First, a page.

*Sailing vs. Racing vs. Cruising*

I was in. A whole new world had opened up and welcomed me in. I was sailing. Sailing, sailing, sailing. Up until that point I was just enjoying the pure wind upon my face, I was sailing. I quickly found out that it wasn't just about sailing though. There were a few different aspects to sailing. In the Manhattan Yacht Club I found that there were 2 basic types of boaters. Racers or Cruisers.

I wasn't sure what I was yet. I just started. I just knew I had to be out on the water and at this point, it didn't matter what I was doing as long as I was out on the water. I could see the water from my home and from my office. I had to be out there or have plans knowing the next time I was going to be out on the water. I needed to look forward to it.

I had sailed with the Fleet Captain Program many times in the Manhattan Yacht Club. That was basically where a skipper signed up to take crew out for a sail. I would meet new people along the way, all with a keen interest of sailing. I met some great people through this program. Soon, however, I would learn that there was also a racing program available to club members. It was much more strict though and spots were very hard to come by. They would sail in the good weather and the bad. It was great in the sunny weather, but once I realized the dedication needed to keep a spot on the racing crew, I quickly found that I was a cruiser at heart. I would dabble in races here and there for fun (on sunny days) but with so few precious hours of free time from work, I did not want to have to be forced to spend it in the rainy, cold, windy weather.

So, there is my story on how I knew I was a cruiser at heart.

- Andrea

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Comment by Bob on May 30, 2008 at 6:18pm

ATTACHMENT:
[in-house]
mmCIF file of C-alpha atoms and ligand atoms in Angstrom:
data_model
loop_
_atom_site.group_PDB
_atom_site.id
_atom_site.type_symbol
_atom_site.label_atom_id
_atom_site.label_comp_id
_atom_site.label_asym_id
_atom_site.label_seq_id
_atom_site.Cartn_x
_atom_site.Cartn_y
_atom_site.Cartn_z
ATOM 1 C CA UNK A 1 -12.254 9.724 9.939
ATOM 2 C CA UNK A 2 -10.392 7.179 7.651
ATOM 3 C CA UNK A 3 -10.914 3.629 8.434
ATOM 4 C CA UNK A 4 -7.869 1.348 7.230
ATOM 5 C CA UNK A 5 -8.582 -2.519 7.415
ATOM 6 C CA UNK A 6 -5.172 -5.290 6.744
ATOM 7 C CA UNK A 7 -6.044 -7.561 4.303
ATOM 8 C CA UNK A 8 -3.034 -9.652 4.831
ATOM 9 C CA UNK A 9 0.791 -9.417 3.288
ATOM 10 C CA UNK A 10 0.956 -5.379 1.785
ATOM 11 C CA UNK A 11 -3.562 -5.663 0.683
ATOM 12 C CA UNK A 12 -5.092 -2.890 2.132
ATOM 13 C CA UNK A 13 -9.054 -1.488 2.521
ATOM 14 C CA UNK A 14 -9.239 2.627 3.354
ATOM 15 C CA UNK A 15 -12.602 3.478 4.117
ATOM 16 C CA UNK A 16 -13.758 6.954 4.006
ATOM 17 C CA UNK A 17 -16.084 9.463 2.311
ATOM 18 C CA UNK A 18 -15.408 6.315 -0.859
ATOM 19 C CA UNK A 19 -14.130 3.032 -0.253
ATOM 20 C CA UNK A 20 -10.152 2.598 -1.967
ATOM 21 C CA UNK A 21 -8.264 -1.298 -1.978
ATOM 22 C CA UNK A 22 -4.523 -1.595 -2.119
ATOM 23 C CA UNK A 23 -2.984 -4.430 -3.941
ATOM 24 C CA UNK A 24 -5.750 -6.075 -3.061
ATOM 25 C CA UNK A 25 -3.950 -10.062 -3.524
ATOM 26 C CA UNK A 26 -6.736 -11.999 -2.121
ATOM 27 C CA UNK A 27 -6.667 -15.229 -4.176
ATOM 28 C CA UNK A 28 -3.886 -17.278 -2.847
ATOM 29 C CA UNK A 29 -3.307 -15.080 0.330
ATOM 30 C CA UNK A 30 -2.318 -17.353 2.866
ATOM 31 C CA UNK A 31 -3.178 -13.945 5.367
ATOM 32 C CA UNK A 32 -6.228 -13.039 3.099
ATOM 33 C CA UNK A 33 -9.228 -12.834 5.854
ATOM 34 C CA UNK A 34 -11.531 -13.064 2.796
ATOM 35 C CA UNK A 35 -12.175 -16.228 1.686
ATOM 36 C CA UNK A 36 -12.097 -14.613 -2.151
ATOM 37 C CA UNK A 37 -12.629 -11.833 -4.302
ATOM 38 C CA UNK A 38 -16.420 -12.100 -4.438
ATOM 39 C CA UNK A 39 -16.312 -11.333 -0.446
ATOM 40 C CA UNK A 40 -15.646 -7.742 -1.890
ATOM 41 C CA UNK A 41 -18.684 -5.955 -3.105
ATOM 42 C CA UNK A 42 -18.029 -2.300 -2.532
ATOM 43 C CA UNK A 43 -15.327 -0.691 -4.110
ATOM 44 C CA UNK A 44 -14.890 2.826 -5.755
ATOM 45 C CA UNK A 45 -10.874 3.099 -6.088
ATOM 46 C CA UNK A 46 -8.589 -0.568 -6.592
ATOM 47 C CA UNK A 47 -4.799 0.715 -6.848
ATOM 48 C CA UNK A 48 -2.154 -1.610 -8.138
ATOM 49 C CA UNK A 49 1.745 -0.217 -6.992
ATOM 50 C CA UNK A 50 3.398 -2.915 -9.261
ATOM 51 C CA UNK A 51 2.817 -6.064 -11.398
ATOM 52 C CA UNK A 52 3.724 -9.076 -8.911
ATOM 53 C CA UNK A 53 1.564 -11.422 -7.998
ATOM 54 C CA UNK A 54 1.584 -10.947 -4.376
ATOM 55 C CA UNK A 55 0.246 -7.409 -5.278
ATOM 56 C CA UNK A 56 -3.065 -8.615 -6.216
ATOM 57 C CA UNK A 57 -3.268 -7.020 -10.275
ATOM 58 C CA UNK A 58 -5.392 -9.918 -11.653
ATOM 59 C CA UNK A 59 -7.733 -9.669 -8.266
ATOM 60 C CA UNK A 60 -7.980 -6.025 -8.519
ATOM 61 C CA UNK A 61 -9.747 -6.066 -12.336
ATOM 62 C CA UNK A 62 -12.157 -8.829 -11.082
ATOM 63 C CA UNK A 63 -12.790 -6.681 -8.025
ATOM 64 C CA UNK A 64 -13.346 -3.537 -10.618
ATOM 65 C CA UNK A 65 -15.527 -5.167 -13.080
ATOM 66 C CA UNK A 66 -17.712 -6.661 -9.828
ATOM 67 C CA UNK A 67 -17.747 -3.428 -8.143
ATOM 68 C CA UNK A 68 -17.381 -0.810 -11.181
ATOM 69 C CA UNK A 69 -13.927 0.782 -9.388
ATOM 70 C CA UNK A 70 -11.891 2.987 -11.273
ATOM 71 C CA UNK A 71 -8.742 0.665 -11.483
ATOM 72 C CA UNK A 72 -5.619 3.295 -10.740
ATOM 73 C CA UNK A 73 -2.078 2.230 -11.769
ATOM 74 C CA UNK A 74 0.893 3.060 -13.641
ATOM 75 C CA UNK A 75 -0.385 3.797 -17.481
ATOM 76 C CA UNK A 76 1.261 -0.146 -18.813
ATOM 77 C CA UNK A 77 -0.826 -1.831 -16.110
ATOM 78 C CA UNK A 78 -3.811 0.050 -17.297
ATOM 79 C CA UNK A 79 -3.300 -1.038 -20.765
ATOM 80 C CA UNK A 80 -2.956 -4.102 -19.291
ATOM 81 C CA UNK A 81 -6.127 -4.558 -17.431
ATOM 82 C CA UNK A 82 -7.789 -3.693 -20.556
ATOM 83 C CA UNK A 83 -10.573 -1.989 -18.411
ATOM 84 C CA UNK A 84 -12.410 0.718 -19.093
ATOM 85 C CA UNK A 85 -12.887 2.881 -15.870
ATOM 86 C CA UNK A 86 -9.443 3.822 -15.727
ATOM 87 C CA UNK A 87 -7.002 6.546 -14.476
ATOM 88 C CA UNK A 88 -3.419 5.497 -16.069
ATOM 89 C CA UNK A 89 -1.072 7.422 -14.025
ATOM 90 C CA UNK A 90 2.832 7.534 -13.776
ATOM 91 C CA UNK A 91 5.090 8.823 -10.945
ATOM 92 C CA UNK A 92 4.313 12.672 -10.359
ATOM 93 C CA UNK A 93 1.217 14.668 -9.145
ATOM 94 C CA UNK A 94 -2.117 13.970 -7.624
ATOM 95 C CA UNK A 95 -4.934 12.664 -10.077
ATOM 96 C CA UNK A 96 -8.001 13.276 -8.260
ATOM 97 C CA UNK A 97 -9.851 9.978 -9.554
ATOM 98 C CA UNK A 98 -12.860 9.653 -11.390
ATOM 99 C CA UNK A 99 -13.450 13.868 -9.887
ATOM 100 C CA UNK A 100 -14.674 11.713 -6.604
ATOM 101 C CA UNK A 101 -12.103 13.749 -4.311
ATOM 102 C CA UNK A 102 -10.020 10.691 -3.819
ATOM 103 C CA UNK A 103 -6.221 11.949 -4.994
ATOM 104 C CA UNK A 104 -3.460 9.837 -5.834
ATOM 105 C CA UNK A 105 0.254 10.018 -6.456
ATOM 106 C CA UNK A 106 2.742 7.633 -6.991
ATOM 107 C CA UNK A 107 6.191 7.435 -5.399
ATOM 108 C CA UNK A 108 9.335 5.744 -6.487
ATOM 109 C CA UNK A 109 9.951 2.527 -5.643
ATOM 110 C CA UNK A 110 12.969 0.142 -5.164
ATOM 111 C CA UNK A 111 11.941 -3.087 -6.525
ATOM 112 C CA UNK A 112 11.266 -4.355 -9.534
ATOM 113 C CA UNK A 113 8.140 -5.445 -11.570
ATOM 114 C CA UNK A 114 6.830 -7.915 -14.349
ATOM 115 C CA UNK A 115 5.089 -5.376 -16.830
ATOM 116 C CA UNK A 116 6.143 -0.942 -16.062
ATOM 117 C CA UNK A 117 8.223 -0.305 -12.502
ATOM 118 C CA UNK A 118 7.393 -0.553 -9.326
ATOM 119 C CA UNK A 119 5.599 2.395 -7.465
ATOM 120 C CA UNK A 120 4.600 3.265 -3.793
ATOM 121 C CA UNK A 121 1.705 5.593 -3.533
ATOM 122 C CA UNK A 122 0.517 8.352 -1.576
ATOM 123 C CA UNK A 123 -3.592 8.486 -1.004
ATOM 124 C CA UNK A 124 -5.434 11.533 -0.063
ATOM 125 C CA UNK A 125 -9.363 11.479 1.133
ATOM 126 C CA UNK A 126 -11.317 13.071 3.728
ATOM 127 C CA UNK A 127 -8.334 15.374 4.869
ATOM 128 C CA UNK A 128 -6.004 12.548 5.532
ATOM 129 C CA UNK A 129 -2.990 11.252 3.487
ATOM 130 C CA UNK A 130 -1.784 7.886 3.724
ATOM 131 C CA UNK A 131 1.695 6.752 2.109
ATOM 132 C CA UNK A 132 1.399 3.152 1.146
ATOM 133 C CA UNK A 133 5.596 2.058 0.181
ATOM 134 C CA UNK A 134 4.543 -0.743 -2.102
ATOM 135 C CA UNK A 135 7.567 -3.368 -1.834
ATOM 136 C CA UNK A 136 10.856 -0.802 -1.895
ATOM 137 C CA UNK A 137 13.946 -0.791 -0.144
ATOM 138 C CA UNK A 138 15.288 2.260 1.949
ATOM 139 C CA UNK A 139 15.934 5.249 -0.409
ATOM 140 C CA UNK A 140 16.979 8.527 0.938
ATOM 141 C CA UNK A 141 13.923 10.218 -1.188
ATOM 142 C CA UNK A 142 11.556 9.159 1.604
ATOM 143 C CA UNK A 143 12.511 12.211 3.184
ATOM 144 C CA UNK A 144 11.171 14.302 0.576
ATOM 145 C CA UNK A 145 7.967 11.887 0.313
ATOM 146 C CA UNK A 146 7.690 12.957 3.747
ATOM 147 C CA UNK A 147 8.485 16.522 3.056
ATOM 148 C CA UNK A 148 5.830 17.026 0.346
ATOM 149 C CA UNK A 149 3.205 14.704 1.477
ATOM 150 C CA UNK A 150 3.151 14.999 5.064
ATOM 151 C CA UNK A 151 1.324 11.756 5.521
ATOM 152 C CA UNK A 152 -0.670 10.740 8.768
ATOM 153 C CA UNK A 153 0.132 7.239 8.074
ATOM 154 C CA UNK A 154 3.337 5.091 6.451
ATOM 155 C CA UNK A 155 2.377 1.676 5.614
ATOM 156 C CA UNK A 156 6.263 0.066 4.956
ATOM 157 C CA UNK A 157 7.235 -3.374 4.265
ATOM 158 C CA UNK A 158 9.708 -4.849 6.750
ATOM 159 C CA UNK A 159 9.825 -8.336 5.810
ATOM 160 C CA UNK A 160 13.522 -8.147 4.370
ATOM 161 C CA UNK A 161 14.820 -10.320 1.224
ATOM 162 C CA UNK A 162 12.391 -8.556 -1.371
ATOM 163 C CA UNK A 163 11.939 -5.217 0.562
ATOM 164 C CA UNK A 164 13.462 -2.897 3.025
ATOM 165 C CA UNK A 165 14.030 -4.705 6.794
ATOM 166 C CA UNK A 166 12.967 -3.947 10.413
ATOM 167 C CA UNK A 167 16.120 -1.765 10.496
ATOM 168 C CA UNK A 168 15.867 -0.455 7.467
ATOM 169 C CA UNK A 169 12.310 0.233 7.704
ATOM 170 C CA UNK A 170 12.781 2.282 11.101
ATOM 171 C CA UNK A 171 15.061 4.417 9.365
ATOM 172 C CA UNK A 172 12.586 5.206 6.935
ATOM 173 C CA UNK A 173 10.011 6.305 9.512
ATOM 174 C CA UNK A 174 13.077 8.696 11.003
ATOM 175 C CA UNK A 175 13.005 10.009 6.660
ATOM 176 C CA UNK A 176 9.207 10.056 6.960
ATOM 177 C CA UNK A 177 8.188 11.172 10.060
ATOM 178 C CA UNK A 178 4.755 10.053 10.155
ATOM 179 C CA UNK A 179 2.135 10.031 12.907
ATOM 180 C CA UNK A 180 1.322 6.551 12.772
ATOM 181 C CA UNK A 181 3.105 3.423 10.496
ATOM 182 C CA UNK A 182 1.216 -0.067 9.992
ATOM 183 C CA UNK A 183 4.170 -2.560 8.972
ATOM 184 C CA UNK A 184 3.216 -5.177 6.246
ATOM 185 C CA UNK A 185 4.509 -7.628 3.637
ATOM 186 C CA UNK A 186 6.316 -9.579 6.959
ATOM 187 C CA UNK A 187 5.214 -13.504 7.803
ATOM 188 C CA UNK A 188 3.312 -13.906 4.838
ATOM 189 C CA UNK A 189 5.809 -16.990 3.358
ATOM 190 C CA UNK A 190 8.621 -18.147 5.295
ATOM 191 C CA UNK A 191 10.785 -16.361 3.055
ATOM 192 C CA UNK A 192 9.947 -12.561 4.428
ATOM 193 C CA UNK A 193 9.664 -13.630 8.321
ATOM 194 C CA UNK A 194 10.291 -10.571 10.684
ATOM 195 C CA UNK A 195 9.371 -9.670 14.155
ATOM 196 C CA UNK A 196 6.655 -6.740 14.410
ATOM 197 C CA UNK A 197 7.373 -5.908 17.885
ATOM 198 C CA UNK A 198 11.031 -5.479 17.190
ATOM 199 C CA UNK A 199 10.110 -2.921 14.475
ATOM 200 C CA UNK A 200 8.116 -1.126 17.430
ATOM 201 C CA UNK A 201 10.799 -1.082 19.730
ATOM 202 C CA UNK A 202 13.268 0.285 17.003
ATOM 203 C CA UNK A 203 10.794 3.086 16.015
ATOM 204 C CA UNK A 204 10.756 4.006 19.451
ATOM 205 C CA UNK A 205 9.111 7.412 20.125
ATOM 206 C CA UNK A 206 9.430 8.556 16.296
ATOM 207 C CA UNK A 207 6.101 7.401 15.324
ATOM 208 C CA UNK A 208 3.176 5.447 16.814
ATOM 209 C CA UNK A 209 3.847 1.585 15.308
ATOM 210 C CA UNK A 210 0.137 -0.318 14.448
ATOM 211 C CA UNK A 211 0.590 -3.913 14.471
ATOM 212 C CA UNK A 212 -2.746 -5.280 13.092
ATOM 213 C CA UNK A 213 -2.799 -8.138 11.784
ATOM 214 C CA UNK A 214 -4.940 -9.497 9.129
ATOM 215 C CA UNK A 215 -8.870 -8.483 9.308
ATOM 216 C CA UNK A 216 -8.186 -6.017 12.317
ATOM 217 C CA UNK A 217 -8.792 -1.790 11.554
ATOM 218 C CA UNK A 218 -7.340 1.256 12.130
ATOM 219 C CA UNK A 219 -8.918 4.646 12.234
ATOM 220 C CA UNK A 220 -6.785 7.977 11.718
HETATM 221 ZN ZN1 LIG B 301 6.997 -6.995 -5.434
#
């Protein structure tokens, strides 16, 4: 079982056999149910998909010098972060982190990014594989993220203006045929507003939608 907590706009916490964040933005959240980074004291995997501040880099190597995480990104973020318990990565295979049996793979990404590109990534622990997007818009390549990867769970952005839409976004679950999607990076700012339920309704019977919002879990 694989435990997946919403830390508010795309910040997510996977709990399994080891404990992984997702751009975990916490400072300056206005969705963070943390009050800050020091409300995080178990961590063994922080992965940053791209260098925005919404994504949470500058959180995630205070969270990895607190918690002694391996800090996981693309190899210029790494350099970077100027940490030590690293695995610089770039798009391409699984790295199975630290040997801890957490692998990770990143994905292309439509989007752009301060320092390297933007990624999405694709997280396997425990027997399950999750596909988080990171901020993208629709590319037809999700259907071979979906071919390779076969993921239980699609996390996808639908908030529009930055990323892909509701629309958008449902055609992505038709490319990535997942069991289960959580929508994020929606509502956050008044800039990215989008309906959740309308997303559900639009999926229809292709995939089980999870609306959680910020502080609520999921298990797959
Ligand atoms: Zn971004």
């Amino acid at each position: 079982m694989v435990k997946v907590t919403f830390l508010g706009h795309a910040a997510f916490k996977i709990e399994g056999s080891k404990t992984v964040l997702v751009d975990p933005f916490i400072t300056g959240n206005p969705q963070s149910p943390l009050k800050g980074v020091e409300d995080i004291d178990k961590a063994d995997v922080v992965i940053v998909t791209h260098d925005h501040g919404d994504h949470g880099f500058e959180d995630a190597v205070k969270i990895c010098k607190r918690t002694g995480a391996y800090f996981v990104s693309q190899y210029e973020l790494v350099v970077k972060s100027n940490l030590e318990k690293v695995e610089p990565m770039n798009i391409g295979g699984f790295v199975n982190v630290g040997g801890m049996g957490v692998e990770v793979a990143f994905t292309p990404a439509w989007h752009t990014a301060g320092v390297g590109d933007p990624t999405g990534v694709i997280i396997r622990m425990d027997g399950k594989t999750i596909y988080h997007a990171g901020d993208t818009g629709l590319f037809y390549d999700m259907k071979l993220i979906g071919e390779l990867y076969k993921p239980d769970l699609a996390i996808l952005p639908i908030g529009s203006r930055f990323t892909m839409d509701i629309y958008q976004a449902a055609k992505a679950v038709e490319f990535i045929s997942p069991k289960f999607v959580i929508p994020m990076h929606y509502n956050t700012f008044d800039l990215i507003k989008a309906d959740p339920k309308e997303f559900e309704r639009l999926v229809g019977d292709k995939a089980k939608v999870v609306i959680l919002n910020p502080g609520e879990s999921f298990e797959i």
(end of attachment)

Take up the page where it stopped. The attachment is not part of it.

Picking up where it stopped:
I think I fall into the first type described by Aria. I rarely use an engine and when I go to sea aboard my "Journey". I get such a thrill out of hearing only the sounds of the water, wind, and the occasional sea bird that after a few days and nights it would almost seem obscene to use an engine to break the rhythm that you become part of .. unless... there are rocks dead ahead on a lee shore....a tanker on a collision course that does not respond on Ch 16, 13 or 11.....etc.
Comment by Aria on May 19, 2008 at 8:29am
I think, in a way, there are two types of cruisers. Those who are sailors who cruise, and those who are cruisers, who sail. It may seem like a fine point of difference, but I do think it is a difference.

For instance, though I love to sail, and it certainly cuts down on costs with the price of fuel being what it is, there are times, when it just isn't practical. Whether to make a bridge opening, not having time to make an anchorage, or even just wanting the boat on an even keel, I'll go ahead and motor. I know though, there are those who will sail, regardless. And that to me, is the difference. A difference I think you need to take into account, when making your plans for the day.

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